Sunday, November 29, 2009


I slept almost the whole time on the bus, waking up about a half hour out. Tiffany didnt do quite so well.

We caught a cab to get close to the hostal we had reserved. We had to walk the last couple blocks because the streets of the Sanblas neighborhood are too steep and narrow for cars.

The hostal was a craphole so we resolved to move. We wandered around Cusco for a while and found some good brunch. Cusco is a neat and pretty town but the tourist focus is immediately felt. We were offered massage, restaurants, handicrafts etc. at least 100 times within a few hours. It is the low season so the locals are scrounging for every dollar from the tourists. It can be very tiresome. We looked for new boots for Tiffany because hers killed her on our trek in the canyon.

A guy named Gustavo homed in on us and showed us a better hostal. He seemed a bit of a scammer but spoke good english and offered to help us. He took us several places but no luck on any good deals on trekking boots. Either no-name brand or American prices for good boots.

We finally ditched him, moved our stuff to the new hostal and took an offer for massage. Their flyers offered all kinds of massage but it ended up being fairly generic swedish. Still a good deal and relaxing for $15 for both.

Later we grabbed Mexican and listened to Gustav´s spiel on a Machu Picchu trek but decided to wait.

Went back and got some boots she had looked at. American prices but at least they are comfortable.

I ran into Gustav one more time and booked a rafting trip for tommorow. I wanted a multi-day but the rivers are up because of the rainy season and only part of the Urabamba is still being run. Wanted to get on the apurimac which is class 4-5.

Last day in Arequipa(Thansgiving)

This was the first day we have not had to get up for something since arriving in Arequipa so we were a bit lazy for a while at Marta´s. We played on the internet, had breakfast and laid around.

Later I used the Magic Jack to call my sister Karen´s to talk to the fam on Thanksgiving and had a nice chat with them on speakerphone. Since the magic jack is from the US, it´s free to call there. Marta and Jorwerd endearingly call it the magic yack.

We got overnight bus tickets to Cusco. We figured we´d save a night of lodging and sleep on the way.

Later we toured the Santa Catalina convent. A still operational convent originally built in the 1560s. It´s about a city block I think. Pretty impressive. You´ll have to see Tiff´s pics because I forgot my camera.

We went to the leather district and I bought a nice wallet and belt for about $10.

After getting back, we packed up, grabbed quick dinner(no big Thanksgiving feast for us this year), said our goodbyes to Jorwerd, Marta and Beatrice and headed to the bus station.

After a chicken sandwich, a cheesy latin dance video and bingo, I fell asleep.

Friday, November 27, 2009

Rafting Wednesday

I had Elias schedule some of us trekkers a rafting trip on the drive back. So I walked downtown to meet the transport. Tiffany didn´t think her hip could handle it.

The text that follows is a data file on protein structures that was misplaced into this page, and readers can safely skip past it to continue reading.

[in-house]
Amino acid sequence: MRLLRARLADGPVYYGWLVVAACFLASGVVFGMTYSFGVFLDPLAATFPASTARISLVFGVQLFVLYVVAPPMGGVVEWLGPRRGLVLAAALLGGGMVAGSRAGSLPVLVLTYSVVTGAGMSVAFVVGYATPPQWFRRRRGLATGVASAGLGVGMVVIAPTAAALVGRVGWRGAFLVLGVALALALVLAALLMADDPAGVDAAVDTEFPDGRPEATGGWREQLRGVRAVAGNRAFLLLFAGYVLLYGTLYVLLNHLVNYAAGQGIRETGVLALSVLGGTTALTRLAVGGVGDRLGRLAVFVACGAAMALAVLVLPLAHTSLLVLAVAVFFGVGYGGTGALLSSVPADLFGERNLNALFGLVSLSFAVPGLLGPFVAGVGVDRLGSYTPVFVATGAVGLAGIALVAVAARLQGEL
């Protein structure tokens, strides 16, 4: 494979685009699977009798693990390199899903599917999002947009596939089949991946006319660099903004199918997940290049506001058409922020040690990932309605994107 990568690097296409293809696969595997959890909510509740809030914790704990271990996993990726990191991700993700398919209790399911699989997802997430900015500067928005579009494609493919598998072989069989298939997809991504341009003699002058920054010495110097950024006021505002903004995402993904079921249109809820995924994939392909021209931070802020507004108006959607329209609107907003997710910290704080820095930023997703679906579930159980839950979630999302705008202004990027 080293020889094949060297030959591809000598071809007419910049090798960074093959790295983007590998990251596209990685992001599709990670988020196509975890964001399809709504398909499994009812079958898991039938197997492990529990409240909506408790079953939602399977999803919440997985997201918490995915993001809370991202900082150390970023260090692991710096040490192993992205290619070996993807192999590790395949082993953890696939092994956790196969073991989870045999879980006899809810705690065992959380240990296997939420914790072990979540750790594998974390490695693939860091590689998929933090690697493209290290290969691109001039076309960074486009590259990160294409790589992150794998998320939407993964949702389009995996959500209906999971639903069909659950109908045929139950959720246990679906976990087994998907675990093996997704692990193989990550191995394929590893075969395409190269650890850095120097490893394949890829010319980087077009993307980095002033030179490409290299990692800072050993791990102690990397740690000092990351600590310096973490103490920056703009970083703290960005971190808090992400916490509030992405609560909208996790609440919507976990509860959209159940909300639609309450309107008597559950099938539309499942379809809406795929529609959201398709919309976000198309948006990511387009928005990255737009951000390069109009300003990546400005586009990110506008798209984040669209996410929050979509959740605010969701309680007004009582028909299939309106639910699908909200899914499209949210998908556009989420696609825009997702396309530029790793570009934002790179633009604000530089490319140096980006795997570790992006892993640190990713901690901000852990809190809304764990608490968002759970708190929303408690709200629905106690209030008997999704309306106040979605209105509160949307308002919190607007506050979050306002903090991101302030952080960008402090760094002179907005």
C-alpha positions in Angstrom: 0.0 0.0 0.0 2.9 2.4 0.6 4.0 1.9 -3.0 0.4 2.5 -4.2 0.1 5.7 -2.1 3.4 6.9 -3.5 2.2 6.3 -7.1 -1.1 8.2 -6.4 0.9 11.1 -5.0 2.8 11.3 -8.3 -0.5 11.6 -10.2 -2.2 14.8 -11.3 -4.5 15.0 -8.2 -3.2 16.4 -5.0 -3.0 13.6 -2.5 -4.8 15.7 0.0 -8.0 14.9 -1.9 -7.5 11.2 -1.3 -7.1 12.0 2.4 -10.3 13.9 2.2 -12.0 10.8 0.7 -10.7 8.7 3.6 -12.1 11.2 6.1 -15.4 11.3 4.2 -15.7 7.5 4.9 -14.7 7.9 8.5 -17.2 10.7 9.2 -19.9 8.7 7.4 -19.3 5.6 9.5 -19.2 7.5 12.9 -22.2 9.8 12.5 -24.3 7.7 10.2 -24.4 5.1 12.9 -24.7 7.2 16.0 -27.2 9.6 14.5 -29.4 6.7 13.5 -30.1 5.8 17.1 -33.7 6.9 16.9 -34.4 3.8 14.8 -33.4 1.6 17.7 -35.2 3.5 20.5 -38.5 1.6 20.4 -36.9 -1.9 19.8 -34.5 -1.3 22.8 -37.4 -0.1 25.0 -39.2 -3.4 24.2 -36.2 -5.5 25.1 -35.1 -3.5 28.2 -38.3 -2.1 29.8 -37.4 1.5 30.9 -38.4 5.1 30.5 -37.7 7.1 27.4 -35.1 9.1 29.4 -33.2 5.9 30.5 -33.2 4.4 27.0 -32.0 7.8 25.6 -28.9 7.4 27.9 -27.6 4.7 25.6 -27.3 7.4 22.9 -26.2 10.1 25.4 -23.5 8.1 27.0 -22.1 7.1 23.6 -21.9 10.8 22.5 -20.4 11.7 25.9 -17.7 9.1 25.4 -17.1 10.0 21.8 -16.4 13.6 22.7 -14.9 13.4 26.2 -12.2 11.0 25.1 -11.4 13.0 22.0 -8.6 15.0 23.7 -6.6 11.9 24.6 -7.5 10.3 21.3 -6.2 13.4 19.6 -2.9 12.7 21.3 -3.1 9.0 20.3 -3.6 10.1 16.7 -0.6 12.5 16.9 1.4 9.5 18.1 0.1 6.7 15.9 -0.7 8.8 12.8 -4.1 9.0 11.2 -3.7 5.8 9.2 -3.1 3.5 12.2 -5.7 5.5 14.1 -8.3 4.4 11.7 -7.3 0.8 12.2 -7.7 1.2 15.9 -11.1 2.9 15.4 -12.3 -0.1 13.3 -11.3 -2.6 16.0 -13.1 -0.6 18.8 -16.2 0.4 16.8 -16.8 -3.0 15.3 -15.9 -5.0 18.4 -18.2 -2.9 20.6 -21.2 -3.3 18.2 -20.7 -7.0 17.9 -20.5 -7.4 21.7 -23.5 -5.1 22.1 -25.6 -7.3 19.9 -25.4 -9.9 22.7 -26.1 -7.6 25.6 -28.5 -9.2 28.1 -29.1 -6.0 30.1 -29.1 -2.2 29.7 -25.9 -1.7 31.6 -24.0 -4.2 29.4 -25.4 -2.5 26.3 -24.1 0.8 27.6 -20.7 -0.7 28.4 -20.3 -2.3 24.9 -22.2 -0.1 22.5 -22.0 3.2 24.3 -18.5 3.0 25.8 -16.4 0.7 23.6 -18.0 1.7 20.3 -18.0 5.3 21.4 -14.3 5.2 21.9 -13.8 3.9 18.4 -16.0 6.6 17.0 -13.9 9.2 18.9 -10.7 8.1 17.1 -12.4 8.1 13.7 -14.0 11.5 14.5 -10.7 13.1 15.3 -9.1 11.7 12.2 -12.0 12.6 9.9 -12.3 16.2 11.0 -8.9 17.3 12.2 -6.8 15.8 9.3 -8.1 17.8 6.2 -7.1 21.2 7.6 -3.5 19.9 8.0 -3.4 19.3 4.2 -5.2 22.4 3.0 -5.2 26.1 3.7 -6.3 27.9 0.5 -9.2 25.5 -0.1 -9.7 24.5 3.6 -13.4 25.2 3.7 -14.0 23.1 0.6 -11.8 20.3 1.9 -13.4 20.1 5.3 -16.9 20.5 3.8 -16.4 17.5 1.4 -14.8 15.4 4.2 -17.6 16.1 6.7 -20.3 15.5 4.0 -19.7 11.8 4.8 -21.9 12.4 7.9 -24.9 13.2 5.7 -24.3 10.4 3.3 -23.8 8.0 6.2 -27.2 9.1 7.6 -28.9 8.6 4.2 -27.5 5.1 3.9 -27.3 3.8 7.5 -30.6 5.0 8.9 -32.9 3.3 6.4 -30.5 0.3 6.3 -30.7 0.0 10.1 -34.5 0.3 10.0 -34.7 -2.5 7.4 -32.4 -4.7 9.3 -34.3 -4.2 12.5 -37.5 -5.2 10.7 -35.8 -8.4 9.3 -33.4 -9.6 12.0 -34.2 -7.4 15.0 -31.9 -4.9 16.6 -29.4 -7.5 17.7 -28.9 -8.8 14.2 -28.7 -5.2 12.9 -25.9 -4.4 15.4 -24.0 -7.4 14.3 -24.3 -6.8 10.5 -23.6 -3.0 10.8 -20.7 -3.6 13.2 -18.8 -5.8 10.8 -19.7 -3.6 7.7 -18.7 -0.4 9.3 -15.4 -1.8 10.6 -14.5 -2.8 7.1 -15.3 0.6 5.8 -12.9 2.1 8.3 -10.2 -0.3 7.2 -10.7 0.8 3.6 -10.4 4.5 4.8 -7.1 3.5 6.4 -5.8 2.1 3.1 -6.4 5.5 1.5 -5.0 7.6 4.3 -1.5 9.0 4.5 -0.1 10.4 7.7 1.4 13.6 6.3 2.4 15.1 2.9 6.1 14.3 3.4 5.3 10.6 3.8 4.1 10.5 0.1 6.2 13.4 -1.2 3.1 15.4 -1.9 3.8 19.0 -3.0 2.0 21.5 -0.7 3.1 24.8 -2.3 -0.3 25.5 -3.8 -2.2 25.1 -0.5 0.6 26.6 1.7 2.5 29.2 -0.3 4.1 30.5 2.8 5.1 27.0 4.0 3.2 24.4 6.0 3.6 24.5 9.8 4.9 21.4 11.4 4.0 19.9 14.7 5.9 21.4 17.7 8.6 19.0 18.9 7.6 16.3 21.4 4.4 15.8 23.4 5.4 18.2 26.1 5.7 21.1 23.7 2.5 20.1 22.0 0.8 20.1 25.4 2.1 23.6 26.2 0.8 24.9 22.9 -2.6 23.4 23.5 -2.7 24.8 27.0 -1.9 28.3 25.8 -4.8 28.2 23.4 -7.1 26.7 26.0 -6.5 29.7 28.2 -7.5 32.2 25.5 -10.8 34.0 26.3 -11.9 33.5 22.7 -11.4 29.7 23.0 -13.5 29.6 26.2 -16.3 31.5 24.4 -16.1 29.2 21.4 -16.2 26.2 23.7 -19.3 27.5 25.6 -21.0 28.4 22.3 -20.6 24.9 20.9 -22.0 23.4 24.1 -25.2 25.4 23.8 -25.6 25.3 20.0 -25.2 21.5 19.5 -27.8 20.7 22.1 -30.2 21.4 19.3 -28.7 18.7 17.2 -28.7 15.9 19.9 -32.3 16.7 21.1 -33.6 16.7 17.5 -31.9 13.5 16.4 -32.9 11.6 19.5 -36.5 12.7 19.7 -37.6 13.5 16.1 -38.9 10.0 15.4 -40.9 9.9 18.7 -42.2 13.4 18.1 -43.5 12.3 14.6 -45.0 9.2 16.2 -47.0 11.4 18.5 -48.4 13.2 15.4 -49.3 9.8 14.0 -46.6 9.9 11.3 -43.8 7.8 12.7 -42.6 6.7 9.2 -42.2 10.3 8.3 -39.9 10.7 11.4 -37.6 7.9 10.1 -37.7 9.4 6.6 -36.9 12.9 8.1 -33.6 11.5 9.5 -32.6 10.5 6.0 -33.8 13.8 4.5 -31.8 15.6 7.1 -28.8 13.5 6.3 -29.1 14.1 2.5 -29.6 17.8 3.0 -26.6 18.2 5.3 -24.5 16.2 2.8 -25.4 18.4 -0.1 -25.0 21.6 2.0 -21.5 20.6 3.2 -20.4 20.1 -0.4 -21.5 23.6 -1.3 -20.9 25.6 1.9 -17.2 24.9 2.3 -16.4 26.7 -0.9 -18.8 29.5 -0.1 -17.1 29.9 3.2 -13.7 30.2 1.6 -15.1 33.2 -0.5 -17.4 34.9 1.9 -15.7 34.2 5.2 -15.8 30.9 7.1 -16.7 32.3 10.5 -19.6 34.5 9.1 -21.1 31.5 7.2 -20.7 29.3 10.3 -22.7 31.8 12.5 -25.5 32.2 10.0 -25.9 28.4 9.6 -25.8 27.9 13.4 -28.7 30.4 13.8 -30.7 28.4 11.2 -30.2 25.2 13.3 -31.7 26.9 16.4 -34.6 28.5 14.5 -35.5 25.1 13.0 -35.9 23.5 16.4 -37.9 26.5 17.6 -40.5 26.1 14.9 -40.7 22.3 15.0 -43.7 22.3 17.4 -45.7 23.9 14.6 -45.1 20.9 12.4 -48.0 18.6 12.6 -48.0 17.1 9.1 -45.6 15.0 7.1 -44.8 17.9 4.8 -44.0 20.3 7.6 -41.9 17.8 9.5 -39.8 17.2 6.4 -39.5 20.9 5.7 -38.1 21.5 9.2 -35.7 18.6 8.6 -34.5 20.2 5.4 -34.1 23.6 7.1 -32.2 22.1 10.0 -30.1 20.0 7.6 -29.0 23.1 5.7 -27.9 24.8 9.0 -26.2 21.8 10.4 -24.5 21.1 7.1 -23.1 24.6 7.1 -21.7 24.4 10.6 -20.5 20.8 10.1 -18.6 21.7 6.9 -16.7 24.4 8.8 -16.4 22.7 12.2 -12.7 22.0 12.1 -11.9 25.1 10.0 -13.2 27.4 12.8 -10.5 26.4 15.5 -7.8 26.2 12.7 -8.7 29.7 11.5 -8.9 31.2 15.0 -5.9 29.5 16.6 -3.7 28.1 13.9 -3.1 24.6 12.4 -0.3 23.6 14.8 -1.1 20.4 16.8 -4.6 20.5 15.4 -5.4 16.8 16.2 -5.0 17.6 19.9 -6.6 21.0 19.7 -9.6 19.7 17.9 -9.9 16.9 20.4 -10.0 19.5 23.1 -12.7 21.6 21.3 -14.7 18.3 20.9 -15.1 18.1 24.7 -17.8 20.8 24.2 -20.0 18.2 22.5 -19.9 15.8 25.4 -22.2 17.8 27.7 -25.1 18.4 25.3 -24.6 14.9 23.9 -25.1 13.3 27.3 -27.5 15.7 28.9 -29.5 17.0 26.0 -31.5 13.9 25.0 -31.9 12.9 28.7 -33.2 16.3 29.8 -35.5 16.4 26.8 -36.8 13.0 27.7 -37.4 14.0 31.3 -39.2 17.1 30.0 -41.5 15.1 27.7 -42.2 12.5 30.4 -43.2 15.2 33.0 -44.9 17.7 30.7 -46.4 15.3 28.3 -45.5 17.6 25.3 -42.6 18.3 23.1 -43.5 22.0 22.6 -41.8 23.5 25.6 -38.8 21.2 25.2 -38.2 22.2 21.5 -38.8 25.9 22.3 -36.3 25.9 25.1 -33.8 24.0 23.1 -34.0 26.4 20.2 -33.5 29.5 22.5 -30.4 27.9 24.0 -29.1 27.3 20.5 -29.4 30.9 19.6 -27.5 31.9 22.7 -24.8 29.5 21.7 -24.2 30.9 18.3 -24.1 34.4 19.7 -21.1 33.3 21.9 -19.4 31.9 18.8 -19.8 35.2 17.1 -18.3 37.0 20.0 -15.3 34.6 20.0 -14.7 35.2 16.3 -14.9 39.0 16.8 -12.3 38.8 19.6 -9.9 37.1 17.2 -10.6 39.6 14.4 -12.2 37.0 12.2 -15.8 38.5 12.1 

So I met up with Martin and Anne-Marie and a skeptical girl from NY named Ariel. They drove us a short way from Arequipa and gave us wetsuits, paddle jackets etc. The usual safety and instruction tak but in both English and Spanish. I assured Ariel that they seemed like they knew what they were doing and we jumped in the boat with our guide Roberto.

So the Rio Chilli is a class 3-4 river in between the Williams and the upper Yough(for the kayakers out there). I definitely would have been challenged a lot in my kayak. It is in a pretty narrow but not very deep gorge with tons of eucalyptus trees. It had several fairly steep waterfall like drops. Everybody had fun including the 2 spanish speaking girls in our boat. We did the usual jump rock and swimmers rapid. The water was damn cold though, at least as cold as upper Gauley water.

We headed back and I said goodbye to everyone and hope to meet up with Morten in Cusco.

After getting back to Marta´s, I met her new tenant, a pretty young German girl named Beatrice. She and I talked about America and Germany and how they view each other, learning Spanish etc. Europeans learn so many more languages than we do. Every one I have met speaks at least 3 languages.

Later after Tiff got in from her excursions, Beatrice, Tiff and I headed out for Mexican. Back to the house for Tiffany´s first try at making Pisco Sours(perfect) with Marta and Jorwerd and Beatrice.

All these early mornings have made me tired by 8 PM so off to bed.

Heading out on Tuesday

We had set the alarm for 4:45 but it wasn´t necessary because the local rooster woke us up at 4:30. After being entertained by some colorful Irish cursing about the rooster at breakfast we headed out.

Another long van ride but we took a couple stops(see pics at top of canyon). The first being a stop to hike above 5000 meters. Tiffany wasn´t feeling well. Not sure if it was altitude or something she ate but either way she stayed at the van and the rest of us hiked up. It was only probably a 400 ft climb past a small lake but it was tough at that altitude. I felt like I was 100 years old. We all chewed coca leaves but it was still tough. I think the whole purpose was just to say we did it. We had already been to much prettier places.